The Telegraph
Since 1st March, 1999
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A little too late in the day, but an award at last
- 82-year-old Chhau exponent honoured with Padma Shri for contribution to traditional dance form

Seraikela, Jan. 27: 'Bahut late ho gaya' (it is too late now) is how Kedar Nath Sahoo reacted to the news of being conferred with a 'Padma Shri' in the Republic Day honours list this year, his eyes brimming with tears. One of the greatest exponents of Seraikela Chhau is 82 years of age, partially paralysed and bed-ridden.

The belated recognition appears to have brought more pain than happiness to the dancing maestro as he struggled with his emotions. Words failed and tears ran down his eyes as he grappled with his response to the highest civilian award conferred on him by the union government.

One begins to understand his agony when informed that he had performed in Europe in 1937 at the tender age of 17. Born at Seraikela on March 21, 1921, Kedar Nath Sahoo recalls the first foreign trip vividly. He was accompanied by his Guru, Kumar Bijoy Pratap Singh Deo.

Since then, he has performed in almost every country of the world, including the US, erstwhile USSR, in Europe, South America and Asia in his illustrious career of about 65 years. Sahoo's last international performance was at a Natya Utsav in Bangladesh on January 14, 2002, which was sponsored by the Indian Council for Cultural Relations (ICCR).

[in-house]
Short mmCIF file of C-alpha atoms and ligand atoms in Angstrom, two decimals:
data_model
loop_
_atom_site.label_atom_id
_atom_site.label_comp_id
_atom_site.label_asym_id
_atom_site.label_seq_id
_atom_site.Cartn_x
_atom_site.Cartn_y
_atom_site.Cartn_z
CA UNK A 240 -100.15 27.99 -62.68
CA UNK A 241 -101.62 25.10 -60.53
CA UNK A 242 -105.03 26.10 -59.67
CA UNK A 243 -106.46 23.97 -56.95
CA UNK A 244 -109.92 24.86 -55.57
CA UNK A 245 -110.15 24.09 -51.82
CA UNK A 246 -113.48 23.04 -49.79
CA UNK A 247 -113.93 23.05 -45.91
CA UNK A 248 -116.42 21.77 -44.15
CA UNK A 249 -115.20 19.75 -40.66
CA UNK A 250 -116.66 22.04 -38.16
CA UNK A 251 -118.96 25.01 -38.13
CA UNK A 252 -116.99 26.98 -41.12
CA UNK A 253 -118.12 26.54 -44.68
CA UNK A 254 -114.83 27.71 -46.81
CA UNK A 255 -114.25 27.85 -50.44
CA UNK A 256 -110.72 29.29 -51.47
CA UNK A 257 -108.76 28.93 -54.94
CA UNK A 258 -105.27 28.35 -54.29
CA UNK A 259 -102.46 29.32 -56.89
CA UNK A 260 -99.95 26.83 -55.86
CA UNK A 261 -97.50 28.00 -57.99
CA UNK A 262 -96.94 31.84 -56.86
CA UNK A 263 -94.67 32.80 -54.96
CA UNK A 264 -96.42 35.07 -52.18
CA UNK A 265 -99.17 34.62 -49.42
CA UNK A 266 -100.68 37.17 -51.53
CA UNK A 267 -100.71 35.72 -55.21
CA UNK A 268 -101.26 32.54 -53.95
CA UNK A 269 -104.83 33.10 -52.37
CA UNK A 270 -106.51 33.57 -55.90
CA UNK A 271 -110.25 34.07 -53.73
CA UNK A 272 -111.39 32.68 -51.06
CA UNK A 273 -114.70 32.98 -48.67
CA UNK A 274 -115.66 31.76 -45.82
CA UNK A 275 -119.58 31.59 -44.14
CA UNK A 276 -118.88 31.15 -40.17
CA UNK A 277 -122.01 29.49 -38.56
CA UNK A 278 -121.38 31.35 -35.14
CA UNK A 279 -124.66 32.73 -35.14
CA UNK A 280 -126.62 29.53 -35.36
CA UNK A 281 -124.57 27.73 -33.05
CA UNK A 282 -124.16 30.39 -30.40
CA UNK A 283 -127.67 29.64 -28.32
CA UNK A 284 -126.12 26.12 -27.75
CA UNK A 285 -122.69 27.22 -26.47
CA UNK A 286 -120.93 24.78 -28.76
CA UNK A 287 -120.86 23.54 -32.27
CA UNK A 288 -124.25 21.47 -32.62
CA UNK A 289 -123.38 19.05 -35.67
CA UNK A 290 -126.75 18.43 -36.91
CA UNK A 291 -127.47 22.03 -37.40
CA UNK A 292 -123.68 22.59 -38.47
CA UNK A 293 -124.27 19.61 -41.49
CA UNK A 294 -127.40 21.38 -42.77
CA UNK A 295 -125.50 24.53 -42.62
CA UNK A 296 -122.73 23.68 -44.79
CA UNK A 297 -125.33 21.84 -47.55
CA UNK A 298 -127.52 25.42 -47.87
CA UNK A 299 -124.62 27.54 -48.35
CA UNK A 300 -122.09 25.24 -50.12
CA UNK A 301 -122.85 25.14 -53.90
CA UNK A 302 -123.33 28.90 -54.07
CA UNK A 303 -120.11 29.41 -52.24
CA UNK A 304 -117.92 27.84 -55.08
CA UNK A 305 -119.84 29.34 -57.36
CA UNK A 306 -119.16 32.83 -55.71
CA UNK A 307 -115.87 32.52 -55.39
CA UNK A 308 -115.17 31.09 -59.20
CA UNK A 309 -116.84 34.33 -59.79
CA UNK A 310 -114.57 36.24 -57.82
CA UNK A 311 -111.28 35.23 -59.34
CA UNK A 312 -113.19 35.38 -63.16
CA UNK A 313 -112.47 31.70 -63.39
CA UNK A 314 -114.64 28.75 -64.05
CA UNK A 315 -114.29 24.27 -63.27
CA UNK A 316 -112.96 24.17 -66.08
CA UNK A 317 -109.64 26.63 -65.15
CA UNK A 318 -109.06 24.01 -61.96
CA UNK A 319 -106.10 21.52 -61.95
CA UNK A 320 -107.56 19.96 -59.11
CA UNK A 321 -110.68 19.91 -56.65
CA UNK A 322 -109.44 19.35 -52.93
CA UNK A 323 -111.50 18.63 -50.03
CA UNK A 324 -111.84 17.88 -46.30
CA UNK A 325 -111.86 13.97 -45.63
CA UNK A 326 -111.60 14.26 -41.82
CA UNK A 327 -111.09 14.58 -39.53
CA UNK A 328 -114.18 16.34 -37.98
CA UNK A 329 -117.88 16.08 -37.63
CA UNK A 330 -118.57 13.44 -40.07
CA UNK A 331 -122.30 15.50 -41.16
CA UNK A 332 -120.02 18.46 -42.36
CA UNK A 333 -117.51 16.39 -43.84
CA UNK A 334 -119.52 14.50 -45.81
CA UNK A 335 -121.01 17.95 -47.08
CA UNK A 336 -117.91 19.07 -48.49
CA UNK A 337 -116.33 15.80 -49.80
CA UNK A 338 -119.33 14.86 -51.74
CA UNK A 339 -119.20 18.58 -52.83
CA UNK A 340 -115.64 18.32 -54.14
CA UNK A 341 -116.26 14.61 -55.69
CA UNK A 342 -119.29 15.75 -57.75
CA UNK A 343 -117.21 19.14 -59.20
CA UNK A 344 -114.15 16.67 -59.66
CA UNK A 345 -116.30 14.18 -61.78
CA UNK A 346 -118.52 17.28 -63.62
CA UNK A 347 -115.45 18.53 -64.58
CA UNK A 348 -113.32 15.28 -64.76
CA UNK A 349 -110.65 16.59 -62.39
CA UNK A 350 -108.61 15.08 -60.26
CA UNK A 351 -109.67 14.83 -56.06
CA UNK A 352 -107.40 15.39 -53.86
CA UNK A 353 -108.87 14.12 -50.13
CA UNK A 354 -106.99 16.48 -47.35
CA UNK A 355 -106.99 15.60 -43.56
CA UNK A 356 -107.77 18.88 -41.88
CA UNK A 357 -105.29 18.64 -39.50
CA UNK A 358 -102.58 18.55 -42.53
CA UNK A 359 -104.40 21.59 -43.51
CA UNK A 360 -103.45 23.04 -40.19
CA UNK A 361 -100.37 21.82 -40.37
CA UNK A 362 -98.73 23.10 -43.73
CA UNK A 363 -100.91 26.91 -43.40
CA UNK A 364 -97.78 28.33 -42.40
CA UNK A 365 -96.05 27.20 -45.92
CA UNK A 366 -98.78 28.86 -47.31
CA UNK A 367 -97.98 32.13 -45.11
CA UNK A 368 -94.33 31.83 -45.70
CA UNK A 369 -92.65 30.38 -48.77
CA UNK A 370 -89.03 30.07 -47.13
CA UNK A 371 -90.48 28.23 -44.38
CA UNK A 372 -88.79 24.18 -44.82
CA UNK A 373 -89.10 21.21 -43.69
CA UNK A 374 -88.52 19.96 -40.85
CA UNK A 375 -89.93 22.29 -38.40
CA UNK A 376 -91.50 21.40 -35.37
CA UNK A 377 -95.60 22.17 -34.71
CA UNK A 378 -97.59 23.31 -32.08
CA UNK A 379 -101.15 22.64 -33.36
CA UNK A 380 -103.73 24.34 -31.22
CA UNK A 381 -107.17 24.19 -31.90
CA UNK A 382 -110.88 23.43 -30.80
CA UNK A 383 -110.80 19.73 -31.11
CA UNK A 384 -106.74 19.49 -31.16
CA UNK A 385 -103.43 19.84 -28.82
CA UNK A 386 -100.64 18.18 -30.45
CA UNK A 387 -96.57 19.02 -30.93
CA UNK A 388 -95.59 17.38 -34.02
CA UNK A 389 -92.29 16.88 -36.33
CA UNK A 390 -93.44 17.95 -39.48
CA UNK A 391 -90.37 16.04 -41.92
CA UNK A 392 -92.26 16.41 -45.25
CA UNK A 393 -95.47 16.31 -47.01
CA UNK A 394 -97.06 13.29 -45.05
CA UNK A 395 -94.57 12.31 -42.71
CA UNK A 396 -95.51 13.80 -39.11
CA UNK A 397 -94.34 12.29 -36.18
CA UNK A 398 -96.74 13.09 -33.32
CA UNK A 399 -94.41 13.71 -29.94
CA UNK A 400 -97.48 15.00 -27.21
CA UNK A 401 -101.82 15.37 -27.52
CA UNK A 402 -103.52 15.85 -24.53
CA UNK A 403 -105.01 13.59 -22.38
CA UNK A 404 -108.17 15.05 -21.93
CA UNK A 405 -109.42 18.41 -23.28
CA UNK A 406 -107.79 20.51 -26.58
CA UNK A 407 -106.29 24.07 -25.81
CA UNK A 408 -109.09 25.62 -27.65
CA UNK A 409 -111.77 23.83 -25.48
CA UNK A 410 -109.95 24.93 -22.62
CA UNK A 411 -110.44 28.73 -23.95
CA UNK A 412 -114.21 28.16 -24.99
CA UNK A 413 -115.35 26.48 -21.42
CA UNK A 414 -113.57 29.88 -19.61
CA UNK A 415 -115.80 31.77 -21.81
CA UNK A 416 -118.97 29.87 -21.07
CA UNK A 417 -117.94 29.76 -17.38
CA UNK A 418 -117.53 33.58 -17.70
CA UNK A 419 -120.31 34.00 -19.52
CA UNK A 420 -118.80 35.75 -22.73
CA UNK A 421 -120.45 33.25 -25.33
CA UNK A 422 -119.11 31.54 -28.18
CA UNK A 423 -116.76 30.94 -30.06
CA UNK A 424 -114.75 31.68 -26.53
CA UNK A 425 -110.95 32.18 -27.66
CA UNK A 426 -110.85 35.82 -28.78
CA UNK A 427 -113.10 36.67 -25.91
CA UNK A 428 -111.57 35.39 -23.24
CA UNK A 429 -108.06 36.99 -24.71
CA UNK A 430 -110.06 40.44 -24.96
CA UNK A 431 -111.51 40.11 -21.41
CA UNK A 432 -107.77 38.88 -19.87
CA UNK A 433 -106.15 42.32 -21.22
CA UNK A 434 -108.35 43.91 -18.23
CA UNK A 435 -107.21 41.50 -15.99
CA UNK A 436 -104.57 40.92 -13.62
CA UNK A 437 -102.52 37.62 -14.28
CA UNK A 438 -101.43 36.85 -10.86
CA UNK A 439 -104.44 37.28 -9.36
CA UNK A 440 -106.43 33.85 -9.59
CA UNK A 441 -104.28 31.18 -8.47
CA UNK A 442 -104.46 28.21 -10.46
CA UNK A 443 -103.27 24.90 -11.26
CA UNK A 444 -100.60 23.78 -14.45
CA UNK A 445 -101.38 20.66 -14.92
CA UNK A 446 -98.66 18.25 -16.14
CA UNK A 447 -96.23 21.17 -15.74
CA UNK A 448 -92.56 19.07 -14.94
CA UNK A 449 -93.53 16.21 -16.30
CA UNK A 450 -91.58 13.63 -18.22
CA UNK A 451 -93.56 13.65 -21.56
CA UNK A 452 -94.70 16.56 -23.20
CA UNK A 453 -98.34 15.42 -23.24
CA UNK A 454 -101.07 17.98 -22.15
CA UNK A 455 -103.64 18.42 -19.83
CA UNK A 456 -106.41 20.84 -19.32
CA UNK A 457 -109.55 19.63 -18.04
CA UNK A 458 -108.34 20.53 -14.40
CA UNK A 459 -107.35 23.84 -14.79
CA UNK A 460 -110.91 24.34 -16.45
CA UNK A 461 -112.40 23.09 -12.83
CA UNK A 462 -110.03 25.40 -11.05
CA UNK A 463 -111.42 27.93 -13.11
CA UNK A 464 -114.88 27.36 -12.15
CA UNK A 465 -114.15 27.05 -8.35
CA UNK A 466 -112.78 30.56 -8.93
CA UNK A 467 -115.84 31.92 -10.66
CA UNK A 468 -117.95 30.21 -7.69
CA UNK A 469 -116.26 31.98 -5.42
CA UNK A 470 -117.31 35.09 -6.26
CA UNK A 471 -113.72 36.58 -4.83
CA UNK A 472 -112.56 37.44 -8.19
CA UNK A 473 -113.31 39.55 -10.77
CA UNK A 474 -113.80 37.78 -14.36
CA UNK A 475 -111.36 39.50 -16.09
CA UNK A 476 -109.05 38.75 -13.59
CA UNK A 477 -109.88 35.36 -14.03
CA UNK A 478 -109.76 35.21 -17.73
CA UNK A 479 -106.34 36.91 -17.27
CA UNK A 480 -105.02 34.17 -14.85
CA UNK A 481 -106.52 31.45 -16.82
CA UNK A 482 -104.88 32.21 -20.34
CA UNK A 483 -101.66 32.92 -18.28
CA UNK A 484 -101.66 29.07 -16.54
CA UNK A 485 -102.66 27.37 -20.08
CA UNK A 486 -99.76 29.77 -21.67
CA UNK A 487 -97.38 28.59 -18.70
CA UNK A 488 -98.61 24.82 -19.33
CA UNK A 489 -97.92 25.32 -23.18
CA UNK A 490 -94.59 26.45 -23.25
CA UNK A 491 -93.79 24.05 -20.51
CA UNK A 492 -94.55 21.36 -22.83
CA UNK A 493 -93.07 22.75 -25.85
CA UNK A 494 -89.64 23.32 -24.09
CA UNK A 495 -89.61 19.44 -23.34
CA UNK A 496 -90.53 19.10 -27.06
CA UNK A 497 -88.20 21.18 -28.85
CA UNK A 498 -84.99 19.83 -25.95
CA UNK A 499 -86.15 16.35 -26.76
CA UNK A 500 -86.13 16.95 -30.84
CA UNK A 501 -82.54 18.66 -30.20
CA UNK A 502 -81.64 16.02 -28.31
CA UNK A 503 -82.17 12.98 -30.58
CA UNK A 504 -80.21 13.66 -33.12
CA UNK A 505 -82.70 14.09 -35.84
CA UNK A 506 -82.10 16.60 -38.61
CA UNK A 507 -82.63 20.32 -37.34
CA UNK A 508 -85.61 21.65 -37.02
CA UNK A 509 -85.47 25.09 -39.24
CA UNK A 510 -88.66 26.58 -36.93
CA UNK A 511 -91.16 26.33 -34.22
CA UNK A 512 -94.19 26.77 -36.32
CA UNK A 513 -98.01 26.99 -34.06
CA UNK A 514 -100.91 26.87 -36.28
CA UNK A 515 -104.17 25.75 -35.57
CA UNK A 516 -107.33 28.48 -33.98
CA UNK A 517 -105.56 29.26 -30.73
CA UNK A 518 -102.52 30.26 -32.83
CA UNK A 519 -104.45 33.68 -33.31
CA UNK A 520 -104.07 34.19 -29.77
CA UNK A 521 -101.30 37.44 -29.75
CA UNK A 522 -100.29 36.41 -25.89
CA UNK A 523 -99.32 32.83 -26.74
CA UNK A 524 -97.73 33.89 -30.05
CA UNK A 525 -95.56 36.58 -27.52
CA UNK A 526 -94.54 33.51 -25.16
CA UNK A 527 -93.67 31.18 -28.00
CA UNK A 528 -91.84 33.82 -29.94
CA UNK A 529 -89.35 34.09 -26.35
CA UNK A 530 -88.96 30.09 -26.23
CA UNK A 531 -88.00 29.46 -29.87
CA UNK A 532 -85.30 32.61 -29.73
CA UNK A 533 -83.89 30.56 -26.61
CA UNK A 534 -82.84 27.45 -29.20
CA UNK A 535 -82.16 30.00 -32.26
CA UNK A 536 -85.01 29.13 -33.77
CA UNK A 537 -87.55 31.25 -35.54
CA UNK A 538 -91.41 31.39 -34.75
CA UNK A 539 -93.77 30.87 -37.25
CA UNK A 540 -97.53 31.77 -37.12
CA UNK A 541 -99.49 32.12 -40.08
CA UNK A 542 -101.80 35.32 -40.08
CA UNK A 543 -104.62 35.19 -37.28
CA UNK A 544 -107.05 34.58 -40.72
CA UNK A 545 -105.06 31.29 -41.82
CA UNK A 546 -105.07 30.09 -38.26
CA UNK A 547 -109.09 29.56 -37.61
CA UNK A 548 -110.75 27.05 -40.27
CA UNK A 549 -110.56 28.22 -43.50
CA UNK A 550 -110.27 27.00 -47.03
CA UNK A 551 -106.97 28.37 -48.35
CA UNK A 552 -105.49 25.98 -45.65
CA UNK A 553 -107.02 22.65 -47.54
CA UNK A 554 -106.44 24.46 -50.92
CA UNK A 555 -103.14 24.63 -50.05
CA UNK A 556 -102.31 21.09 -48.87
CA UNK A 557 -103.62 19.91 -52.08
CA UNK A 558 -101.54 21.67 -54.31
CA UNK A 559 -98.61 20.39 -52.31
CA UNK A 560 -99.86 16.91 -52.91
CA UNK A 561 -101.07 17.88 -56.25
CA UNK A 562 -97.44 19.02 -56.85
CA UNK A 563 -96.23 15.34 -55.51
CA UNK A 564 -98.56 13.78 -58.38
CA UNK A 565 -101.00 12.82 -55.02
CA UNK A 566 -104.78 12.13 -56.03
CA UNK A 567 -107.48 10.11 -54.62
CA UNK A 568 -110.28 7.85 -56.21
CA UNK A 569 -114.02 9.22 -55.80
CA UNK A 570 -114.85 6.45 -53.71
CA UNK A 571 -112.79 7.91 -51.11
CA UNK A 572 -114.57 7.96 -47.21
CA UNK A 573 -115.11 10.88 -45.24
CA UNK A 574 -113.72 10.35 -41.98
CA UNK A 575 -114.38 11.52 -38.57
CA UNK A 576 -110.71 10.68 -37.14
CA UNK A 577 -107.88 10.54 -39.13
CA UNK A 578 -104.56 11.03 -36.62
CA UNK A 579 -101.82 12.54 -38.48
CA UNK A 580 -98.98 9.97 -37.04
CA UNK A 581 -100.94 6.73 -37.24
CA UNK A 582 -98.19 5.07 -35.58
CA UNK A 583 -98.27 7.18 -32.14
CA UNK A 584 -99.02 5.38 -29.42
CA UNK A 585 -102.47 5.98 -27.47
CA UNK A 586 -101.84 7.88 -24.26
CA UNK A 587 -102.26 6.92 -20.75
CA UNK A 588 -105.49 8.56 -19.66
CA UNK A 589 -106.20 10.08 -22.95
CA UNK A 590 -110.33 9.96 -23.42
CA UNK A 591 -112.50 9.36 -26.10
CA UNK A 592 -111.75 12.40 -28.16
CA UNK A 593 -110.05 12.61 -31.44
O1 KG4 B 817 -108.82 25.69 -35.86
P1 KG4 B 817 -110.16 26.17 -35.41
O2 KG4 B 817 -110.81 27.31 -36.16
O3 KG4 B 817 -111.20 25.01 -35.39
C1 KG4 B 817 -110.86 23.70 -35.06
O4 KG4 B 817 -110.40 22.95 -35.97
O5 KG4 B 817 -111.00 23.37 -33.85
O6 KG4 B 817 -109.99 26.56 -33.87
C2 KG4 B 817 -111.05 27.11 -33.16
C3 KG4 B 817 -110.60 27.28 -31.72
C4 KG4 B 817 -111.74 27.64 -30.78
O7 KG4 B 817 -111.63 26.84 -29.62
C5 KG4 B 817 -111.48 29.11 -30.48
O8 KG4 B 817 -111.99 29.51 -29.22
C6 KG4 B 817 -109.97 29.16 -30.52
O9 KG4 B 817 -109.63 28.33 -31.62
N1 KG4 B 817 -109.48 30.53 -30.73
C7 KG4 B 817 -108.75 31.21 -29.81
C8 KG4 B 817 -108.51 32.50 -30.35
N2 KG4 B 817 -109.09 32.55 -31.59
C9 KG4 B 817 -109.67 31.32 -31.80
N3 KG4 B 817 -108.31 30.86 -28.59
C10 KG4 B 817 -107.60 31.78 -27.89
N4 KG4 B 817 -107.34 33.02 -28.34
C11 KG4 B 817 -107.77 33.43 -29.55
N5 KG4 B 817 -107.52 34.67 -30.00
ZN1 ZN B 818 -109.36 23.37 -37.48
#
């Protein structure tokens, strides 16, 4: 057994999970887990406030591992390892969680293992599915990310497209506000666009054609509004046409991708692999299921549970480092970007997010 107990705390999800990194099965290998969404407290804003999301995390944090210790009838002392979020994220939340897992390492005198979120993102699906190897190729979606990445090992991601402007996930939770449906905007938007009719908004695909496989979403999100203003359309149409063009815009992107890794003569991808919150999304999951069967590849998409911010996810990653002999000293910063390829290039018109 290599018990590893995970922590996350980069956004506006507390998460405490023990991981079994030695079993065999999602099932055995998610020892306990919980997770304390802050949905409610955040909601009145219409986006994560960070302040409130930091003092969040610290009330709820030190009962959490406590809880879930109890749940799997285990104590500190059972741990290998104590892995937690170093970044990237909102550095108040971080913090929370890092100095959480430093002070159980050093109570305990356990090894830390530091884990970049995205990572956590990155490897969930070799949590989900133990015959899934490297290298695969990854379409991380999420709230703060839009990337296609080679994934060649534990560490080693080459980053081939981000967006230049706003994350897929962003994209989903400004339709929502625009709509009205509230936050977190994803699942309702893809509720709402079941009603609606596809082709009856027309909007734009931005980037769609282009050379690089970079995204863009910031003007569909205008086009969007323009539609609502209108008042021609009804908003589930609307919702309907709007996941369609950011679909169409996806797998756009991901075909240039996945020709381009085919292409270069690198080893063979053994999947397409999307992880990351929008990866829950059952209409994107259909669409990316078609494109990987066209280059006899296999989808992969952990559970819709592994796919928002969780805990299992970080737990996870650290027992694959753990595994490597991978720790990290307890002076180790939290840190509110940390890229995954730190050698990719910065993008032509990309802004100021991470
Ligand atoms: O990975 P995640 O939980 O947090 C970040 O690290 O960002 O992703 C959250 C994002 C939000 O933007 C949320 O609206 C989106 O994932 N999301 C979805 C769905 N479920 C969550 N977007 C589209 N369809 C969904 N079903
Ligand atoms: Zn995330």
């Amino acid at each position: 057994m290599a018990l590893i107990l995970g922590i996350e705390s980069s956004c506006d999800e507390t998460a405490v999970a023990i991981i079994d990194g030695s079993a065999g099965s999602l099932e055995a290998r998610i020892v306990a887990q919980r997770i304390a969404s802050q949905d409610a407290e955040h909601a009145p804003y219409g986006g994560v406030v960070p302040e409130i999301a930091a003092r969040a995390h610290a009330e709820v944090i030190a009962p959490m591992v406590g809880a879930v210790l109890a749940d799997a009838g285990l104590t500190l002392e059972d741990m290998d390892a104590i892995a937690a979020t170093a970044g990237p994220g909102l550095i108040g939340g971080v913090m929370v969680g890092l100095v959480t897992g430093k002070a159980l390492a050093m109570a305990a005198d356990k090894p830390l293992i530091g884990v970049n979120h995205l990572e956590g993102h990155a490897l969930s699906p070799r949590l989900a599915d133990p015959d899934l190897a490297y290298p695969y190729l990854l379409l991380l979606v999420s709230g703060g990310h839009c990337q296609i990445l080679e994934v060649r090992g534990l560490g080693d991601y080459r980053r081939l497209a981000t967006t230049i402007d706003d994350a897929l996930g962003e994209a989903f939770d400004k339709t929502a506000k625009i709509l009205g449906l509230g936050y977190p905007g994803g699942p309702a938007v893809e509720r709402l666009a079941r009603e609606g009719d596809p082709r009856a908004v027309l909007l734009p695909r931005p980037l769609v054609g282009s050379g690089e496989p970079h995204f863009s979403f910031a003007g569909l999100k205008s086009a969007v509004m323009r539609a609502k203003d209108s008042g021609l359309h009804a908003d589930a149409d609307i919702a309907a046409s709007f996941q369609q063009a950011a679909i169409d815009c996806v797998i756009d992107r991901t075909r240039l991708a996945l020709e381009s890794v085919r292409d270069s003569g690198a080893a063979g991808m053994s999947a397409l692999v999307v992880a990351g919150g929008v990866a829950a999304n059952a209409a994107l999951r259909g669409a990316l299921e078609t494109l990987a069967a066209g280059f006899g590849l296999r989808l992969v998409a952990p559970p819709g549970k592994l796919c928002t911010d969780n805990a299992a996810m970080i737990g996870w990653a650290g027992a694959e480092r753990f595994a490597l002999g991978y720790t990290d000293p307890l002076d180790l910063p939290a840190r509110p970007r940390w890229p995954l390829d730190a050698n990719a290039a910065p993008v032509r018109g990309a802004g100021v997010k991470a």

Virtually bed-ridden for the past year, after a paralytic attack, this chhau exponent feels that had the recognition come earlier, it would have helped the art form and it would have enabled him to contribute more. 'The government should have done this at least two decades ago. This could have helped me take this rich art form to even greater heights,' the guru said.

This great Chhau dancer has been honoured with more than a dozen awards and fellowships, including the Sangeet Natak Akademi Award and Distinguished Leadership Award by American Biographical Institute.

'Better late than never; now that the government has recognised the art form, I will reciprocate by going in person at the award ceremony to collect it inspite of my bad health,' said he with a faint smile hovering on his lips, folding his hands in prayer.

The youngest of his five sons, Nilay, recalls that his father's name had been proposed on several occasions over the past 20 years for one of the 'Padma' awards by the district administration. 'I myself have submitted certificates and documents etc. at least on 10 different occasions to both Ranchi and New Delhi, whenever the government sought details,' he said with a wry smile.

Most of the exponents of Seraikela Chhau, said Nilay and his brother Malay, have lived and died in anonymity. Both of them earn their livelihood by dancing and run their organisation, 'Sri Kedar Art Centre'. Blaming the indifference of both the erstwhile Bihar government and the Jharkhand government, they felt it was time steps were taken to preserve and popularise the art form.

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